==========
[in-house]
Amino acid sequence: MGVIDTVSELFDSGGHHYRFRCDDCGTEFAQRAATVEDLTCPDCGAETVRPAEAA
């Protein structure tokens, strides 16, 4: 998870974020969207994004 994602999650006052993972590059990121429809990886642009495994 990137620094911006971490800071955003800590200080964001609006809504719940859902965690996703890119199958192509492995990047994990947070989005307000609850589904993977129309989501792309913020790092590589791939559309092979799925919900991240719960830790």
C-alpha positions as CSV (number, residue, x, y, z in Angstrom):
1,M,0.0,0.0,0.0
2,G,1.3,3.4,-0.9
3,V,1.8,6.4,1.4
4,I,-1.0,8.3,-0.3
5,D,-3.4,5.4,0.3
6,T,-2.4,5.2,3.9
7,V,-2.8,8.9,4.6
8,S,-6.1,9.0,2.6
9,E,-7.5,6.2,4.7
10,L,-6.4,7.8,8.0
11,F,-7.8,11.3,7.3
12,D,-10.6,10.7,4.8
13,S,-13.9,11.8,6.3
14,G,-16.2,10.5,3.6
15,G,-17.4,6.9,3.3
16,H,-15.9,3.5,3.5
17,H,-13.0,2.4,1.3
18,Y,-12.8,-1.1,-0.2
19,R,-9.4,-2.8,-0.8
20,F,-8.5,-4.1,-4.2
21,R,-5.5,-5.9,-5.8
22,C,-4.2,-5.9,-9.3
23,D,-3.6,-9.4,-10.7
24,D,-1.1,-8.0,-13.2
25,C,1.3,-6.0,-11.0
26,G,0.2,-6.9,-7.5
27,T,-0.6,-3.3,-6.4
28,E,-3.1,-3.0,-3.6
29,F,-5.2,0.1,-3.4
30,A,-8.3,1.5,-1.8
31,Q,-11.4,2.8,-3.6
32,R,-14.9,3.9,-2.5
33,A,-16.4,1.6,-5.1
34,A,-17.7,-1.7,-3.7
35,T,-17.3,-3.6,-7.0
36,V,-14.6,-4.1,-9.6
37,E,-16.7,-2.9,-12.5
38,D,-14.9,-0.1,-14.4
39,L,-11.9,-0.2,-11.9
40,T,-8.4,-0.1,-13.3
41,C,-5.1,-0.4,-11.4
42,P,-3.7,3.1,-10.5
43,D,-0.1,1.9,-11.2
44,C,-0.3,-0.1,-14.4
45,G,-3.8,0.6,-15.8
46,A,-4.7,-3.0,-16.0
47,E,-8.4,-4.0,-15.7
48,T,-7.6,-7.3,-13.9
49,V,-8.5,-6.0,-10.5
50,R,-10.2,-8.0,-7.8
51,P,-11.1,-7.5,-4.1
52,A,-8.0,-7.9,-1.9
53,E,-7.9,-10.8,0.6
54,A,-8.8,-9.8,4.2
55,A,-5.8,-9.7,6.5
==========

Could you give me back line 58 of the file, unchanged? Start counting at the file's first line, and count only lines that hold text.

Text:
54,A,-8.8,-9.8,4.2